My recollection of Death Valley was so shallow. I remember driving through a barren landscape; I recall an overview that was windy and cold; We camped on a roadside pullout and huddled together inside our tent on a frigid December morning as we stuck a reluctant arm out to make coffee. At that time—a lifetime away—we were on a road trip to somewhere else, and DV was just a place we had to cross to get there. Wandering through the rainbow hills was not on our radar, nor was any desire to seek out sand dunes or get lost in the canyons conversing with beautiful strangers. Our missed opportunity stings because a dozen years ago, we could have had the dunes, the hills, and the canyons all to ourselves. Today, as with most National Parks I am discovering, it is rare to get moments to yourself where you can be one with the landscape and hide away from the hustle of the real world. There are a million others out there with you, bringing their hustles and their bustles with them in flurried hoards.
My first night was spent at Stovepipe Wells campground, fairly centered in the middle of the park, just east of Mesquite Dunes. I got the last tent site squeezed in between a dozen others to my left, right, and behind. I was happy to have it and set out my wood and ice chest before heading out to climb the dunes. My eyes fixated on the tallest peak of sand in the distance and I set my goal of reaching the top. I passed a tour bus load of people playing on the nearby mounds, many families with children skipping along, and some sand boarders headed to the opposite peak. Footprints were like pockmarks filling every inch as they made trails up and down and across. I kept walking until they disappeared and the only trace of humans were the muffled voices behind me. I would have gone farther if I could, but I had reached my peak and it was the farthest and tallest, so I stood there and yelled something to the Universe with my arms outstretched, beaming my wide smile into the deep blue sky—alone.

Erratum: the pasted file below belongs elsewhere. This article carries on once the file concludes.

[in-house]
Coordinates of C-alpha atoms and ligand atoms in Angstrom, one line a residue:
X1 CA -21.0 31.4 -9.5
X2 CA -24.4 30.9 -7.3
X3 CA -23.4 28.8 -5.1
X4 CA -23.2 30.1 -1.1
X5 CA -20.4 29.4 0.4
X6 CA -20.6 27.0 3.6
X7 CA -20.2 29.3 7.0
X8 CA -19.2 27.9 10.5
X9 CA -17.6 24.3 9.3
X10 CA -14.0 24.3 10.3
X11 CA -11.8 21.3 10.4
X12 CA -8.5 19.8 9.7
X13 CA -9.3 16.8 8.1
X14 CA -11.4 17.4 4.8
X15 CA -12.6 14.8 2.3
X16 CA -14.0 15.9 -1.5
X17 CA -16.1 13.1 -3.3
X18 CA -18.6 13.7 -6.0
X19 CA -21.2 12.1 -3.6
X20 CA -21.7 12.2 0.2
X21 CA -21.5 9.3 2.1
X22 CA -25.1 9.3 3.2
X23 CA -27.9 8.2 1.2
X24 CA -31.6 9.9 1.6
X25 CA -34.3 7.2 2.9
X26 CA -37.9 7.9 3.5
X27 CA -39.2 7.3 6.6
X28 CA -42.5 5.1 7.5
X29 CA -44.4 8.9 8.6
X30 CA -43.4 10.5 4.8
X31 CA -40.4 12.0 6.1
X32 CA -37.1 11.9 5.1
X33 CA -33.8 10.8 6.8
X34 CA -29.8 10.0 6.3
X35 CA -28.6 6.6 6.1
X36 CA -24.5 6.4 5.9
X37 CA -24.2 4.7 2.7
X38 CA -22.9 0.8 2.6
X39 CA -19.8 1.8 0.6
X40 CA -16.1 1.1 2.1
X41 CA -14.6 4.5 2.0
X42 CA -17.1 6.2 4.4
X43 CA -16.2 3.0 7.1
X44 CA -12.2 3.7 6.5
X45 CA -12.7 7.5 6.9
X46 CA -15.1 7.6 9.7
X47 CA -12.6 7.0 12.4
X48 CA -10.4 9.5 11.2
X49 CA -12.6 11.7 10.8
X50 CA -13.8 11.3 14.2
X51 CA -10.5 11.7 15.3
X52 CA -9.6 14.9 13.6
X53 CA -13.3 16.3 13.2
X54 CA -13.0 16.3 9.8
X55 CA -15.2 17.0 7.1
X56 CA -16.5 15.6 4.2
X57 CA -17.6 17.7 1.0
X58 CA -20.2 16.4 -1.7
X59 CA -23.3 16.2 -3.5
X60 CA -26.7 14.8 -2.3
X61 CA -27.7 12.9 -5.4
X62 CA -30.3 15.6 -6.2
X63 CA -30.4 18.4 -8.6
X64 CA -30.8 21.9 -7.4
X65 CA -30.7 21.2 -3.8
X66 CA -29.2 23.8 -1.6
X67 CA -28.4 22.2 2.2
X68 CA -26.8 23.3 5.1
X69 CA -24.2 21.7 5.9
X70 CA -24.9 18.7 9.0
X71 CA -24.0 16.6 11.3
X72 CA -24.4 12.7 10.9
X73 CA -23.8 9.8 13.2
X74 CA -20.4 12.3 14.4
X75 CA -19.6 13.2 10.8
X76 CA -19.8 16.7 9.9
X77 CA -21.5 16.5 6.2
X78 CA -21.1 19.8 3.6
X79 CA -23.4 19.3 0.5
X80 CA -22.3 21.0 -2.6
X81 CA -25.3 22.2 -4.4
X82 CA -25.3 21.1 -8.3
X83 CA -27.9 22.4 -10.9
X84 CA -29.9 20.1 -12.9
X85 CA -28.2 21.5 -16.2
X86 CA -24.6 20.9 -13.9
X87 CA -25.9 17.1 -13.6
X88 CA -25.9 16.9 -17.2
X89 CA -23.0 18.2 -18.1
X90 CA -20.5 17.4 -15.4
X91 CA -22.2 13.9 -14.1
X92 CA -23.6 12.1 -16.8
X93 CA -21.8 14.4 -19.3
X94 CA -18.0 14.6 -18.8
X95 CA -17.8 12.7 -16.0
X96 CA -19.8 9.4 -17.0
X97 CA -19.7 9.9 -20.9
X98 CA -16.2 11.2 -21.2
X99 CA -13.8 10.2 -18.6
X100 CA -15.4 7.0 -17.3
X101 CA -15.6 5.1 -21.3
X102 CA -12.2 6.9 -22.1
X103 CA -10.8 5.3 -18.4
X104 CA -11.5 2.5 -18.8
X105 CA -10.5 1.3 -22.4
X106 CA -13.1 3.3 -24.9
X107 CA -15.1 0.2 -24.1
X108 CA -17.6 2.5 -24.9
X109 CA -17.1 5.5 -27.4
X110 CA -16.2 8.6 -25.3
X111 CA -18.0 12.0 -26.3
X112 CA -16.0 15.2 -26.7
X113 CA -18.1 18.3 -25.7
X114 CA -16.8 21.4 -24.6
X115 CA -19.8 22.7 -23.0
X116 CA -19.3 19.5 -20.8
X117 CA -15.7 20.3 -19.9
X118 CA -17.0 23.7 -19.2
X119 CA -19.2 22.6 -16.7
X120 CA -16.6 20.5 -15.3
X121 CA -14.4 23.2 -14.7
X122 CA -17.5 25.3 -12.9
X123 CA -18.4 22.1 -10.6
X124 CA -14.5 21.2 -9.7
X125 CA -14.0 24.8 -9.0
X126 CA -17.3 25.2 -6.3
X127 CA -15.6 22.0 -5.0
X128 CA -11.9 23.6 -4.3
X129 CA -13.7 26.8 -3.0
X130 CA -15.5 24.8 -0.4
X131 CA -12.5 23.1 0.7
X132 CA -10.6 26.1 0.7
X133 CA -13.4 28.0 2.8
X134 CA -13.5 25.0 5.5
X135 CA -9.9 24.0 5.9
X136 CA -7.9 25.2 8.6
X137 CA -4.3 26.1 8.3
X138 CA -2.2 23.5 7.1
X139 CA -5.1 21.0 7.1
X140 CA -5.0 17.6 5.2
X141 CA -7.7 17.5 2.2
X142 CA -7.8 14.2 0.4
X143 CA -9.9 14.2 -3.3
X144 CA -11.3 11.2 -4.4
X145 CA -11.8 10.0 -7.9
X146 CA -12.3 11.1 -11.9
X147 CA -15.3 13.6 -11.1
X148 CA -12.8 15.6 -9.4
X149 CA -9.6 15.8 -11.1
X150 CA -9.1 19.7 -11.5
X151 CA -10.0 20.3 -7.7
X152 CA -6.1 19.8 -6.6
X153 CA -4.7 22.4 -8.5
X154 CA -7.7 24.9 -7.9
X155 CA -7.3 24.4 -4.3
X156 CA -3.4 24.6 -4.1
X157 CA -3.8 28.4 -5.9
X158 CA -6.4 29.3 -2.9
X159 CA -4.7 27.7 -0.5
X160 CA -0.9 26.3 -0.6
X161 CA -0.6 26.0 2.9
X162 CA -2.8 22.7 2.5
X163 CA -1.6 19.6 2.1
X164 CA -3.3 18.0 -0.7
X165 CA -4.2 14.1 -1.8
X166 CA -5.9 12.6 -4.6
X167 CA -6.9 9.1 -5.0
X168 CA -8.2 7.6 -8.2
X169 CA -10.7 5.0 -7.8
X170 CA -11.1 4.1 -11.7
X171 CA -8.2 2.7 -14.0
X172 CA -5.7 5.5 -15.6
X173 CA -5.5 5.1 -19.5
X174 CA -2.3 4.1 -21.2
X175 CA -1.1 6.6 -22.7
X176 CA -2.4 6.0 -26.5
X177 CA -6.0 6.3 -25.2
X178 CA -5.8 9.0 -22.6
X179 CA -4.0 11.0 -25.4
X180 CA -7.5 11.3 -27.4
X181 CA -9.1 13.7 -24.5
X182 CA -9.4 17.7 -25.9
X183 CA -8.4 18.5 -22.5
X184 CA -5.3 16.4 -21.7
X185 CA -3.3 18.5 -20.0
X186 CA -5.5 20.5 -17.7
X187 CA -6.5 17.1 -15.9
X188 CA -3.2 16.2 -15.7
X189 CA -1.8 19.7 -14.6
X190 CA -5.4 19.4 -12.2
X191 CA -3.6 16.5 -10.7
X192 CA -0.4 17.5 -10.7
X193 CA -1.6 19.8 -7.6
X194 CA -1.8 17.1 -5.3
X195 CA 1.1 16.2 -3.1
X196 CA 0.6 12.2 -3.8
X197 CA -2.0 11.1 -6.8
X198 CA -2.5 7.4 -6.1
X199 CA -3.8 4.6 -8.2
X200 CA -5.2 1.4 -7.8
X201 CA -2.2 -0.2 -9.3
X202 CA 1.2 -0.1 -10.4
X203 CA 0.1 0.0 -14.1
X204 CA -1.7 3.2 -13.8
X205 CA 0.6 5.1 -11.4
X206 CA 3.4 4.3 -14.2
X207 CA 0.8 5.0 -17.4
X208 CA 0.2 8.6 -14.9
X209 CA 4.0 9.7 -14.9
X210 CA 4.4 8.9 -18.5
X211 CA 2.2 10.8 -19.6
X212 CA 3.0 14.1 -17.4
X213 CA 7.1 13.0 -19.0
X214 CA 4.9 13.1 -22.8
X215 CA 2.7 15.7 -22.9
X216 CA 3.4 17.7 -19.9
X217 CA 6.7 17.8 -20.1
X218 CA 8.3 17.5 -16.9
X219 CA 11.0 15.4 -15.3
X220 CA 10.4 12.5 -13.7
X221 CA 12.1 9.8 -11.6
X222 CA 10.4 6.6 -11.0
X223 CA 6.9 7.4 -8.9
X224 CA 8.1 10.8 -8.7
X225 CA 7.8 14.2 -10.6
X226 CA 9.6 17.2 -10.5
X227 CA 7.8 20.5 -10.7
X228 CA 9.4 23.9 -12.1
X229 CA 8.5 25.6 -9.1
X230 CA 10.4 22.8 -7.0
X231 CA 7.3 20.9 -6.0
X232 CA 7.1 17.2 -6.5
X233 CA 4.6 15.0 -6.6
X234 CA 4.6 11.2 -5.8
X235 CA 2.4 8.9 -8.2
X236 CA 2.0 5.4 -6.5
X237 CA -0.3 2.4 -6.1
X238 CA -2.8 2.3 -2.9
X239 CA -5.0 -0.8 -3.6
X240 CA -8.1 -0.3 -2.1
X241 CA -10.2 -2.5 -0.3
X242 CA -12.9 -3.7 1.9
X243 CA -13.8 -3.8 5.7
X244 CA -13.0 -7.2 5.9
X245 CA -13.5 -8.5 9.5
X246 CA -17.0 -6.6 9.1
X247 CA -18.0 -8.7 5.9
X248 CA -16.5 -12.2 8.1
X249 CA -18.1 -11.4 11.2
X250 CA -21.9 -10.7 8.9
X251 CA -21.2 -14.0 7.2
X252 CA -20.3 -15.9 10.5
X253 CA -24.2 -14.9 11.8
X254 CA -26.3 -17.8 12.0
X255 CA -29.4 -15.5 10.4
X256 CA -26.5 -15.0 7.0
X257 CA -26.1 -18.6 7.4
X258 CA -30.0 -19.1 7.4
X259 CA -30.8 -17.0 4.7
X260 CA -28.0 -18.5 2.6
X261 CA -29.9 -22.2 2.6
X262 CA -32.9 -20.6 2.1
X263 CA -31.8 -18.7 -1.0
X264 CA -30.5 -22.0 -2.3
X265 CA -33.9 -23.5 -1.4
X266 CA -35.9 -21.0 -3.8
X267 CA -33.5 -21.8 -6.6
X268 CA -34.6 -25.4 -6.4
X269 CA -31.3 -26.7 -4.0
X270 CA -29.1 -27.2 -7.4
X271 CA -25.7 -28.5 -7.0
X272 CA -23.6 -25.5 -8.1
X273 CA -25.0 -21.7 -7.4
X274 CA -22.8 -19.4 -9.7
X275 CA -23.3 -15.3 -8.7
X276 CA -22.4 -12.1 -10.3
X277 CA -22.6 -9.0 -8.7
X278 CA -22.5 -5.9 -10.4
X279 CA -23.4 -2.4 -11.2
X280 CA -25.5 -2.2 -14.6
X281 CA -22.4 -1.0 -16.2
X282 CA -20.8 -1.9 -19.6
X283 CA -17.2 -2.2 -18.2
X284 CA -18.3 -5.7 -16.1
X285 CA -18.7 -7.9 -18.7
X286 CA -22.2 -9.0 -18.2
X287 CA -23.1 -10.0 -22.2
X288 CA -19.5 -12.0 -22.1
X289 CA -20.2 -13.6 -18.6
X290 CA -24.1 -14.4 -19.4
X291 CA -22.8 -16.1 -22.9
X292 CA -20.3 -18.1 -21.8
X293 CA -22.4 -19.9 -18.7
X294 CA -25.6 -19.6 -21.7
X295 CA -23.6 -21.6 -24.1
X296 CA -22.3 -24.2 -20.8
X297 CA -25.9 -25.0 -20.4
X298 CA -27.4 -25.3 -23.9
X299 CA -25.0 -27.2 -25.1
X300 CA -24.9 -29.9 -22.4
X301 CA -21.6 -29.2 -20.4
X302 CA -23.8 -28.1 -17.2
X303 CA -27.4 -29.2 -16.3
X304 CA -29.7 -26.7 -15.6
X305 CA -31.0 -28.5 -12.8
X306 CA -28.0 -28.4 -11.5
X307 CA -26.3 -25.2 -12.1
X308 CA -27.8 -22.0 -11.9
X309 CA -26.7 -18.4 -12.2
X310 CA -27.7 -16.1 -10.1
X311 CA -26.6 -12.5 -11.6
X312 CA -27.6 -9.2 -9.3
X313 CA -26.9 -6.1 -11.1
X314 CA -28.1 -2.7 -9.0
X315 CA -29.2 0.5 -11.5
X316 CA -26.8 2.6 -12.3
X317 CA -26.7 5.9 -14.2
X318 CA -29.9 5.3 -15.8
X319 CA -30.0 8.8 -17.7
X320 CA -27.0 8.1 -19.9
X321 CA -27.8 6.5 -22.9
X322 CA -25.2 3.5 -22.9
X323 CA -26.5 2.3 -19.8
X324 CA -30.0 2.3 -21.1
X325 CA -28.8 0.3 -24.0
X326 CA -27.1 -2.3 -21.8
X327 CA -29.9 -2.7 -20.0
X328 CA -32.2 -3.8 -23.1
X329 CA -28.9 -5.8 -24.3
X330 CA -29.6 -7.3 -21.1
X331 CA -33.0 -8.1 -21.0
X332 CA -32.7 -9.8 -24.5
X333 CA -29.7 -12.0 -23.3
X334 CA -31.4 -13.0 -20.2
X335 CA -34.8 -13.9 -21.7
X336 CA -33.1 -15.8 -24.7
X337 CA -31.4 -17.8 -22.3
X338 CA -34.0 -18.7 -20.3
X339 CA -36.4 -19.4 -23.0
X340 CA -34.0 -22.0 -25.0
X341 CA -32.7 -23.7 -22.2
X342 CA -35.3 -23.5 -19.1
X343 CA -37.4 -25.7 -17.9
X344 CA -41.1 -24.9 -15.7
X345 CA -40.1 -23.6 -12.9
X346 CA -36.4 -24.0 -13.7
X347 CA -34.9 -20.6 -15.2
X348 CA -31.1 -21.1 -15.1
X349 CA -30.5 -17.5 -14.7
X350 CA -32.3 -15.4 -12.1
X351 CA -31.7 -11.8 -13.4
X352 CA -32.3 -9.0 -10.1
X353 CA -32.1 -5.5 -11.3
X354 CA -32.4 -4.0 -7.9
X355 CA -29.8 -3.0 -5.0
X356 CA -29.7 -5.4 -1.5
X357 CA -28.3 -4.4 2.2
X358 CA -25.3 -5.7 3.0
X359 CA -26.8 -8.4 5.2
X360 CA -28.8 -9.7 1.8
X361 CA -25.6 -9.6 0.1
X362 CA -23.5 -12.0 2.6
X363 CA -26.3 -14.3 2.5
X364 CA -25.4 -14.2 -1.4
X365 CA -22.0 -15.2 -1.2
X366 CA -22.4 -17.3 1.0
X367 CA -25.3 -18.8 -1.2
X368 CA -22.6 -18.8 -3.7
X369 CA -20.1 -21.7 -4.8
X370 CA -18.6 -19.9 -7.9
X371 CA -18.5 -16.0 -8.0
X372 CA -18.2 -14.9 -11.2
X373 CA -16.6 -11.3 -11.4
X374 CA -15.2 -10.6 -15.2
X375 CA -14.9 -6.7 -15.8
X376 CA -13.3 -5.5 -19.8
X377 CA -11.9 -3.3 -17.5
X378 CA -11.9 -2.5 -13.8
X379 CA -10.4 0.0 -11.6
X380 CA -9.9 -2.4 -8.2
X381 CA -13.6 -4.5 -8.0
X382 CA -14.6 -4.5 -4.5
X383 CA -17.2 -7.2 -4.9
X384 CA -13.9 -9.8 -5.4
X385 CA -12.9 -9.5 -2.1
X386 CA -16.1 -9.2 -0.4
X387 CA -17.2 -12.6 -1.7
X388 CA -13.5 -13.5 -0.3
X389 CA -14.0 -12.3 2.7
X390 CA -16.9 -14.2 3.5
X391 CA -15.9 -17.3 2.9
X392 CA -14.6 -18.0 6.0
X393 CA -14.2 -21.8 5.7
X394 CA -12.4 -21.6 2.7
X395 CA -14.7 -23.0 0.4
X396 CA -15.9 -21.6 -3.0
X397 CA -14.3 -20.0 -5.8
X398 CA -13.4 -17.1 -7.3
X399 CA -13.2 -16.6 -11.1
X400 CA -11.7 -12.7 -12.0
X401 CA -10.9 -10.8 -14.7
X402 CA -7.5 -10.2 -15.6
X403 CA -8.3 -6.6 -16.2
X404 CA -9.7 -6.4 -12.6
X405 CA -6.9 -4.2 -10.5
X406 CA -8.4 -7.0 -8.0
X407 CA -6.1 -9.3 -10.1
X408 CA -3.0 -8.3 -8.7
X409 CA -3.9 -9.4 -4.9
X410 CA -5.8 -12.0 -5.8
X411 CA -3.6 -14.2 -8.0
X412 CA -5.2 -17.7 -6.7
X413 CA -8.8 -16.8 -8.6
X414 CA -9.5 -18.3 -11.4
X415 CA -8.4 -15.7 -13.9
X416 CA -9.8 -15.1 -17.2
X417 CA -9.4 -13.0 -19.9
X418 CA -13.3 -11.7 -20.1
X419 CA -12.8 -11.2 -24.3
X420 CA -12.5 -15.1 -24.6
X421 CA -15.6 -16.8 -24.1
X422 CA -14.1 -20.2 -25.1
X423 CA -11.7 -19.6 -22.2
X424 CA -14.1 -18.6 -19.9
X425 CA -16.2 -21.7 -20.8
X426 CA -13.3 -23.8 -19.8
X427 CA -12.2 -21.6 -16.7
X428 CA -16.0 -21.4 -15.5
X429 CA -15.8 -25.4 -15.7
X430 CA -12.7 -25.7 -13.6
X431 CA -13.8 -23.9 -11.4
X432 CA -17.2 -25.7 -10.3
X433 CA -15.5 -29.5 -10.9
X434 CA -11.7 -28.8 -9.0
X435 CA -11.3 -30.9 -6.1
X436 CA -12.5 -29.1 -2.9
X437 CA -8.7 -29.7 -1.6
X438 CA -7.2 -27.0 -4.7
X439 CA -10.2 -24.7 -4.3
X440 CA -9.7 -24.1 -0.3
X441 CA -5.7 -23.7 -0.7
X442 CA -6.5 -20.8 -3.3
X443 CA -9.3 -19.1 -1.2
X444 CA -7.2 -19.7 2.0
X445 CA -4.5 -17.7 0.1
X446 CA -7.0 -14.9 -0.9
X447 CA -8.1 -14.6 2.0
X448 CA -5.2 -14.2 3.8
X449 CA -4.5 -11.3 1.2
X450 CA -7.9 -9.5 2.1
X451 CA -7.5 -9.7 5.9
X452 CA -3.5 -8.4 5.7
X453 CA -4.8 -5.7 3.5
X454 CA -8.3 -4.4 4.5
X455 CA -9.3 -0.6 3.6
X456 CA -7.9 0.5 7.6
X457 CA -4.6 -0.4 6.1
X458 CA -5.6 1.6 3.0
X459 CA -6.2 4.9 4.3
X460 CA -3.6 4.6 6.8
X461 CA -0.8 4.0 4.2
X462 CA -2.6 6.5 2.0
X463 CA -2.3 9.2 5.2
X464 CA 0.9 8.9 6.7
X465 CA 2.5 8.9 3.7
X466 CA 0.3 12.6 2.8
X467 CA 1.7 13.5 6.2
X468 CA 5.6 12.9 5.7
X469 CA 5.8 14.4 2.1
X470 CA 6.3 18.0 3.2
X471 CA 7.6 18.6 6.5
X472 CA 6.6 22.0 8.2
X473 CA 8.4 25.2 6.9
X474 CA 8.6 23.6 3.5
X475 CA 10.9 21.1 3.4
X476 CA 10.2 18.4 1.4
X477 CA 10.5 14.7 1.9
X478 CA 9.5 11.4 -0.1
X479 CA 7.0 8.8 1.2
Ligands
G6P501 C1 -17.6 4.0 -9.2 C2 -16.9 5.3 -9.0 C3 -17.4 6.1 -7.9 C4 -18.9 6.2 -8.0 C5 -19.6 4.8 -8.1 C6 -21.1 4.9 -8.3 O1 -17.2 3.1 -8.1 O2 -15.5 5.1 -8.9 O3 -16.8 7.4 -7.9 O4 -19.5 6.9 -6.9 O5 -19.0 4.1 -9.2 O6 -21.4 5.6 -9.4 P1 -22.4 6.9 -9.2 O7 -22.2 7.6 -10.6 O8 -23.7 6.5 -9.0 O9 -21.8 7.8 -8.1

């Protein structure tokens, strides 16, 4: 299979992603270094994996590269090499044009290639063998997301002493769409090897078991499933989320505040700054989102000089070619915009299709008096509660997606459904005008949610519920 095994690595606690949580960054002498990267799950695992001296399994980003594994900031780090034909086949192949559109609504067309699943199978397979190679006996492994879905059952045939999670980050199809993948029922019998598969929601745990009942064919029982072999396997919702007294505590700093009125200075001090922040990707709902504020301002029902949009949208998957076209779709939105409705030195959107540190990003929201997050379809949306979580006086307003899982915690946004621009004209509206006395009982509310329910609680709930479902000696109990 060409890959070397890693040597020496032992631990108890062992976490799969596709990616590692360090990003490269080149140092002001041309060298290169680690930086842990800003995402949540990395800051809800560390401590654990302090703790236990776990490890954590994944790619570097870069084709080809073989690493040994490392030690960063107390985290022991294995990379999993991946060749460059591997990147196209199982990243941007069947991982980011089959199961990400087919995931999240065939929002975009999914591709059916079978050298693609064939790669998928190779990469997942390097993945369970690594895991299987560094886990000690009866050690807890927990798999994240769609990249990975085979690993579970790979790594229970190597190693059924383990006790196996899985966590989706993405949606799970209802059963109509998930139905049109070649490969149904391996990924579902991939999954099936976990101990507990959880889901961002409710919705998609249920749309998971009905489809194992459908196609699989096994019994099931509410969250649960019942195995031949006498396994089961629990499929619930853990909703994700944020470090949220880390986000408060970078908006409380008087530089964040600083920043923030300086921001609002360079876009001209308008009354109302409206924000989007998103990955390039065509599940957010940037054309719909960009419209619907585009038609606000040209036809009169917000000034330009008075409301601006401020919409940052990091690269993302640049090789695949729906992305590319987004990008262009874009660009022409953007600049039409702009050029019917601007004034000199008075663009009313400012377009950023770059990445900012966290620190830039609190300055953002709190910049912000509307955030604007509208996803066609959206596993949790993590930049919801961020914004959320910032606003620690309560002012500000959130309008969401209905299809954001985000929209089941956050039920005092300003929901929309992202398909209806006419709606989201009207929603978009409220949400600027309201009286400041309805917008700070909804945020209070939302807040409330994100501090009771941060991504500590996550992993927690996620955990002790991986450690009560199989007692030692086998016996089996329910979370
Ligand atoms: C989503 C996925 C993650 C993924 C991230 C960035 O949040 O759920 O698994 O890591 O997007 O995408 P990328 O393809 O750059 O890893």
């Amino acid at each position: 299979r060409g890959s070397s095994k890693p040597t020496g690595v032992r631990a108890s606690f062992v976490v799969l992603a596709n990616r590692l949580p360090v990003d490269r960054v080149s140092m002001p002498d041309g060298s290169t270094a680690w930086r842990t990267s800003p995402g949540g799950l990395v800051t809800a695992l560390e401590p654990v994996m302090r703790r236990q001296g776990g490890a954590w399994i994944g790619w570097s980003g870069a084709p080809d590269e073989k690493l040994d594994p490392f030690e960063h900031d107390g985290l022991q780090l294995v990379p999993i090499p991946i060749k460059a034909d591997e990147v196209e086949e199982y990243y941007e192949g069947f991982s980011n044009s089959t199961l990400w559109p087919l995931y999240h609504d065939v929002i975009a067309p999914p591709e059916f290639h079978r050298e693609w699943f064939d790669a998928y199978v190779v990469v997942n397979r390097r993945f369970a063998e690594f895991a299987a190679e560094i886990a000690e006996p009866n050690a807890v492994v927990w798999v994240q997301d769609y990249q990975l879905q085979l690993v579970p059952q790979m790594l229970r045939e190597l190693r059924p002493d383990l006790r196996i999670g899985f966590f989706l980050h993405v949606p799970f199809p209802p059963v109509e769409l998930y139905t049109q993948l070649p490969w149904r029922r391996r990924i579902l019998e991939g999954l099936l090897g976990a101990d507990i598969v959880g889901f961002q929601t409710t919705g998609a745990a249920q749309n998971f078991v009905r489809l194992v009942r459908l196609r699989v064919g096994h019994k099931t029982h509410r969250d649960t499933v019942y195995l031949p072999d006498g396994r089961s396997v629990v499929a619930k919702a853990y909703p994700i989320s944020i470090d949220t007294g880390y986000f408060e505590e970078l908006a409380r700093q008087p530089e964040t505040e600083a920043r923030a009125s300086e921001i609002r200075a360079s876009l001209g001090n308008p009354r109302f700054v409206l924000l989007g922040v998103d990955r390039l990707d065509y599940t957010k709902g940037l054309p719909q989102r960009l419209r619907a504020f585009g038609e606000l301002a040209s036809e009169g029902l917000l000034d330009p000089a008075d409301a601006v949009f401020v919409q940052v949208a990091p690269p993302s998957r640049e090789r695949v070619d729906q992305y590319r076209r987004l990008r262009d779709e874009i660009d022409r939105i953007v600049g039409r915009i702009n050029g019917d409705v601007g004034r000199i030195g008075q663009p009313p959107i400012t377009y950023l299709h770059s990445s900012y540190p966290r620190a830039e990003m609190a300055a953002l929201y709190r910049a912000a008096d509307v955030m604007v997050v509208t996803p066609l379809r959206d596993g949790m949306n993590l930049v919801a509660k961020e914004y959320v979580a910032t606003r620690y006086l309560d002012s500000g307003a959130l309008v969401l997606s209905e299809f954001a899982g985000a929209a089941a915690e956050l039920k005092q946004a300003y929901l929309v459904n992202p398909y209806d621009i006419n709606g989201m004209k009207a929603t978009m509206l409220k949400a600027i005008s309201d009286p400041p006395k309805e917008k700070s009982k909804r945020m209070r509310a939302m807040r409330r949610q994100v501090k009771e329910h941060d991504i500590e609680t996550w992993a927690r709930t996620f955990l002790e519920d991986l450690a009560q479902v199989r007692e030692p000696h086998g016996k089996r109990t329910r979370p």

After pouring the sand out of my boots, I crossed the road to get a canyon hike in before nightfall arrived. It wasn't remote, but my legs needed a good walk after being in the car for the good part of ten hours that day. I was on a mission: I wanted a blood pumping walk to reach the end of the trail in record time. So, therefore, nature played with me and I was given exactly the opposite. A father and son were jaunting slowly in front of me, so I decided to politely pass them—as one does. We all caught eyes and smiled... and then he started to chat. Normally, I would try to duck and divert because I had a mission to accomplish! But with this pair, I felt my feet happily slow pace to match theirs, and so we continued up the canyon as three—just taking our sweet ol' time—happily sharing our lives and stories with one another in complete joyful contentment. In those precious moments, I was shown that being out in nature isn't always about finding solitude, it's about giving yourself the chance to experience life in the moment through the adoring (and sometimes laughing) eyes of Mother Nature.